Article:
The IEEE 754 standard allows different bit patterns for
NaN. For computation and comparison purposes they should all work the same (i.e.
NaN compares not equal to itself, is not ordered and every computation involving
NaN itself). With
doubleToRawLongBits you get the exact bit pattern used. This is also detailed in the JLS:
For the most part, the Java platform treats NaN values of a given type as
though collapsed into a single canonical value (and hence this specification nor-
mally refers to an arbitrary NaN as though to a canonical value). However, version
1.3 the Java platform introduced methods enabling the programmer to distinguish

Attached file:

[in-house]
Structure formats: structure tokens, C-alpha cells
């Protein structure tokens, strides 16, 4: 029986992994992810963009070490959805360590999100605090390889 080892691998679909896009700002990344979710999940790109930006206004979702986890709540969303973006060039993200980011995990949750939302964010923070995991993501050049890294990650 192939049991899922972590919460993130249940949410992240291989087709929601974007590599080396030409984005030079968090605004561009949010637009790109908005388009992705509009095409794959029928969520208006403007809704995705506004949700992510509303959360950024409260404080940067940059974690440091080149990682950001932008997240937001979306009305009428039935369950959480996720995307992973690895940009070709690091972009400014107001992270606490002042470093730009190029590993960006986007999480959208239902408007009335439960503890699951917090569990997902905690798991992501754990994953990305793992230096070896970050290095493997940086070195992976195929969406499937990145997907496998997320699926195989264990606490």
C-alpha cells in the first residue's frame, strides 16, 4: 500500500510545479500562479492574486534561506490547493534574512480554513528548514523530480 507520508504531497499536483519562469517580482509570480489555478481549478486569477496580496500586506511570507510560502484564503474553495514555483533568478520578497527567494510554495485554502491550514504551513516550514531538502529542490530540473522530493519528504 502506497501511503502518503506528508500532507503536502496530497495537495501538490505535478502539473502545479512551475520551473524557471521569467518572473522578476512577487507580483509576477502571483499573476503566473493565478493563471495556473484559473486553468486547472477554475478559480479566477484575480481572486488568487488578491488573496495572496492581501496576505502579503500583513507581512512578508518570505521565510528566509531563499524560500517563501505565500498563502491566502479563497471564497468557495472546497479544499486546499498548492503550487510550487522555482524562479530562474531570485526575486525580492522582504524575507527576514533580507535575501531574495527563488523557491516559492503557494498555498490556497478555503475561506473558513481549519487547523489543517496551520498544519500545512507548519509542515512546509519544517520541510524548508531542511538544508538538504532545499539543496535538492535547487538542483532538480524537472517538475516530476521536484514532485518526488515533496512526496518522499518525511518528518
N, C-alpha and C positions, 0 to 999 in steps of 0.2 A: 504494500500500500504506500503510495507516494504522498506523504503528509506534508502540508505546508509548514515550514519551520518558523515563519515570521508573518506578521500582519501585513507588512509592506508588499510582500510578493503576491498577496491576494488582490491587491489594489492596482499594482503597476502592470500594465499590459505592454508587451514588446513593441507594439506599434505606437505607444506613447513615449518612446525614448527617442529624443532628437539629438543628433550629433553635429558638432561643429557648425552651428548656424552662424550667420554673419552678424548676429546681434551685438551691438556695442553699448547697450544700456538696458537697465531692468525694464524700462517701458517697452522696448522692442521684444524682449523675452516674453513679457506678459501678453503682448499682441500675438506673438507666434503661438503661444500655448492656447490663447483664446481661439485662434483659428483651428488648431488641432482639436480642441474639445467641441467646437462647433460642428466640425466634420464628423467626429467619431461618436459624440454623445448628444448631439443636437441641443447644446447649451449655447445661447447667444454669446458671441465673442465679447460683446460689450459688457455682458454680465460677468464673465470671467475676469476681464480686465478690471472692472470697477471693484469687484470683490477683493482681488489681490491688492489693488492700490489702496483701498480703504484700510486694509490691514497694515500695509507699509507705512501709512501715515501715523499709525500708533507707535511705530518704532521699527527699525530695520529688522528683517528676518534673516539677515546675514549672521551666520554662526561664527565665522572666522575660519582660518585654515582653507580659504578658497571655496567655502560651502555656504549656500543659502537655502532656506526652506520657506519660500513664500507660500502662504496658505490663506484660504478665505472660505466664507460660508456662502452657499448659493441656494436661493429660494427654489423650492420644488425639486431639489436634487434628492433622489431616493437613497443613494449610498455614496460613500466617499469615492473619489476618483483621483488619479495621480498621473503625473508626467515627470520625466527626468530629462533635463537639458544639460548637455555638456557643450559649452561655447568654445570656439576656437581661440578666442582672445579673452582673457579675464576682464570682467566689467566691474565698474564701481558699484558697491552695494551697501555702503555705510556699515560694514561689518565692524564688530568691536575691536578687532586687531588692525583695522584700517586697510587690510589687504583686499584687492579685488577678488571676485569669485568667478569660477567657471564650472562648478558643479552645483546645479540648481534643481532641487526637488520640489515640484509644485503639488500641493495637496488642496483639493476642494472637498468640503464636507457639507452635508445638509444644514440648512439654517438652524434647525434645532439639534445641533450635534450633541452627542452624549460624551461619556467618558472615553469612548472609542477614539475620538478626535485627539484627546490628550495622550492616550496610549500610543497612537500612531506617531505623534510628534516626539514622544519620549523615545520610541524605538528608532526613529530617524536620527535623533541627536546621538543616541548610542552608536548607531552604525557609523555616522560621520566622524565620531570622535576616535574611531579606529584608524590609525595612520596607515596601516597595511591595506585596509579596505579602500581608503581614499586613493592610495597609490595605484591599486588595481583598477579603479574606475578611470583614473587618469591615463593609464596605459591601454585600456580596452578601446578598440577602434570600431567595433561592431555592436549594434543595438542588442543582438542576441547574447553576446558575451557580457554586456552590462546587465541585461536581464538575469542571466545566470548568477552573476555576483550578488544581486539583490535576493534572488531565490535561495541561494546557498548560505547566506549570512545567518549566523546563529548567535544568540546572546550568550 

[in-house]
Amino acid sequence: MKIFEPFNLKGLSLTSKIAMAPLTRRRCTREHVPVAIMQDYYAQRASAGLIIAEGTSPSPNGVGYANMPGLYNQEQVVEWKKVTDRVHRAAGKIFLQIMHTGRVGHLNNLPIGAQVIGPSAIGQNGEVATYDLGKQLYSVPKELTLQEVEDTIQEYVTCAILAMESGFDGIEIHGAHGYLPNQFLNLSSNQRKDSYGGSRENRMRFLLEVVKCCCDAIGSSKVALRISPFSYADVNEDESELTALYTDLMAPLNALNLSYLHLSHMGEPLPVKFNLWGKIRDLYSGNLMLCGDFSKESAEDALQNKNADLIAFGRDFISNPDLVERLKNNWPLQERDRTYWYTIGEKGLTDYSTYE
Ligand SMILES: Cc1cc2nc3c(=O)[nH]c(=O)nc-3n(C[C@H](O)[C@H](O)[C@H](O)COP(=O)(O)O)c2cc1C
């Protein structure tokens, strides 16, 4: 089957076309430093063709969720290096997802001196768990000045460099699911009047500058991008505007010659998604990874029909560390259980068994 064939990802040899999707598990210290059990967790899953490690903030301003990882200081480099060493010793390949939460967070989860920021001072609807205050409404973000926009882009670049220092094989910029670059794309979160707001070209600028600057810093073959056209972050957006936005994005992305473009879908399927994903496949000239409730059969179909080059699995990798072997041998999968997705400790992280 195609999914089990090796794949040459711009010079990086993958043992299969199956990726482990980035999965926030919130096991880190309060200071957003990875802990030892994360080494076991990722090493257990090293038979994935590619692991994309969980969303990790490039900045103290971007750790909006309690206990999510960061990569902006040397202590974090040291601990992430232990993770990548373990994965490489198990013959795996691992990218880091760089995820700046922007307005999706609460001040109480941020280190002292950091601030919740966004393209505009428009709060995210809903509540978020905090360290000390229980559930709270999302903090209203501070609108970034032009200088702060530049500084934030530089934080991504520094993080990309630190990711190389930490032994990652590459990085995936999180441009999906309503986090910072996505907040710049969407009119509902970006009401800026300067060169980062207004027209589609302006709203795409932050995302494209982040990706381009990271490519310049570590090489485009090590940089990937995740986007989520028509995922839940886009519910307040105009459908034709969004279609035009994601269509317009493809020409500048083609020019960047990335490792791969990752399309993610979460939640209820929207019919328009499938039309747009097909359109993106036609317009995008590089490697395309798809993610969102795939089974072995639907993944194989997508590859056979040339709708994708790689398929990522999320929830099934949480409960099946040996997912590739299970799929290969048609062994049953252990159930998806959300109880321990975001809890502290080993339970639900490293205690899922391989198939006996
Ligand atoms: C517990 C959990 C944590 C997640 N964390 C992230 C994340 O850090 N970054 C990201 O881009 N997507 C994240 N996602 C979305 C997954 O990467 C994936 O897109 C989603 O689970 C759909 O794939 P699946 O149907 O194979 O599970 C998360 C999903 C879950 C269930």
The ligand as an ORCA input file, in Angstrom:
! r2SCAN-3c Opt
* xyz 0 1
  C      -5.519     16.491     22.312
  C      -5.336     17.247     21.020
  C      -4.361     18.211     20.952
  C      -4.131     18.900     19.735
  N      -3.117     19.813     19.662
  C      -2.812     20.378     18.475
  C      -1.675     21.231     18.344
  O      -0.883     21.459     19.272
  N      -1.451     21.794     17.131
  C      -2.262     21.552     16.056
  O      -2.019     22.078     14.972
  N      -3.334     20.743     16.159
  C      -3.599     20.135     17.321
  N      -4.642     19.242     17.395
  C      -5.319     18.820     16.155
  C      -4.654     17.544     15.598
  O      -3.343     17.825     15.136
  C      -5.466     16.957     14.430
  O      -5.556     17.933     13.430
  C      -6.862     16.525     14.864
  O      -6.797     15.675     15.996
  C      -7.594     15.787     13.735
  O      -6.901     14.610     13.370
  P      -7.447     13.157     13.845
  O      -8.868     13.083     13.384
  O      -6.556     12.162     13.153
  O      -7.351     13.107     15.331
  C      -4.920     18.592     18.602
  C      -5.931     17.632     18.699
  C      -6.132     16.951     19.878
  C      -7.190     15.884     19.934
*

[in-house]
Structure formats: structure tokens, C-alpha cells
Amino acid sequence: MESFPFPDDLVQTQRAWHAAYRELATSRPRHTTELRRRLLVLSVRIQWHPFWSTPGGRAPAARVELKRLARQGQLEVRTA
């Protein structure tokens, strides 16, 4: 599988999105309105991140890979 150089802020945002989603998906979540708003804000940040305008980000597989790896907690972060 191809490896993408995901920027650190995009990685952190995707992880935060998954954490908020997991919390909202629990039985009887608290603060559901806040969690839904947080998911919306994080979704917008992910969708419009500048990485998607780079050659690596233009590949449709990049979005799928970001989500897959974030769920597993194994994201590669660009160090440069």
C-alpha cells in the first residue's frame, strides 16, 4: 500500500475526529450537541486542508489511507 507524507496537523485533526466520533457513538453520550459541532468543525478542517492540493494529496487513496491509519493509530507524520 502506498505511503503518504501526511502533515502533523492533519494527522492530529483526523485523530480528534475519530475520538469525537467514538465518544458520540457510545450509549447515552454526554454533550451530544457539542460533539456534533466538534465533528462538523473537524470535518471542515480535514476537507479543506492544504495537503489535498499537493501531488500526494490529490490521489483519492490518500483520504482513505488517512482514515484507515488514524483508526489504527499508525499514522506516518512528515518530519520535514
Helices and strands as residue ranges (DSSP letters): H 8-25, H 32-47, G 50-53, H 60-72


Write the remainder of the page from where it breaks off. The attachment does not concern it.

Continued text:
between NaN values: the
ToRawLongBits methods. The interested reader is referred to the specifications
Double classes for more information.
In your case the sign bit is different, in this case I can direct you to Wikipedia, which summarises this concisely:
In IEEE 754 standard-conforming floating point storage formats, NaNs are identified by specific, pre-defined bit patterns unique to NaNs. The sign bit does not matter.
Both your values are
NaN, they just use different bits to represent that. Something that is allows by IEEE 754 and in this case probably stems from the compiler substituting
Double.NaN for a constant computation that results in
NaN while the actual hardware gives a different result, as suspected by Mysticial in a comment to the question already.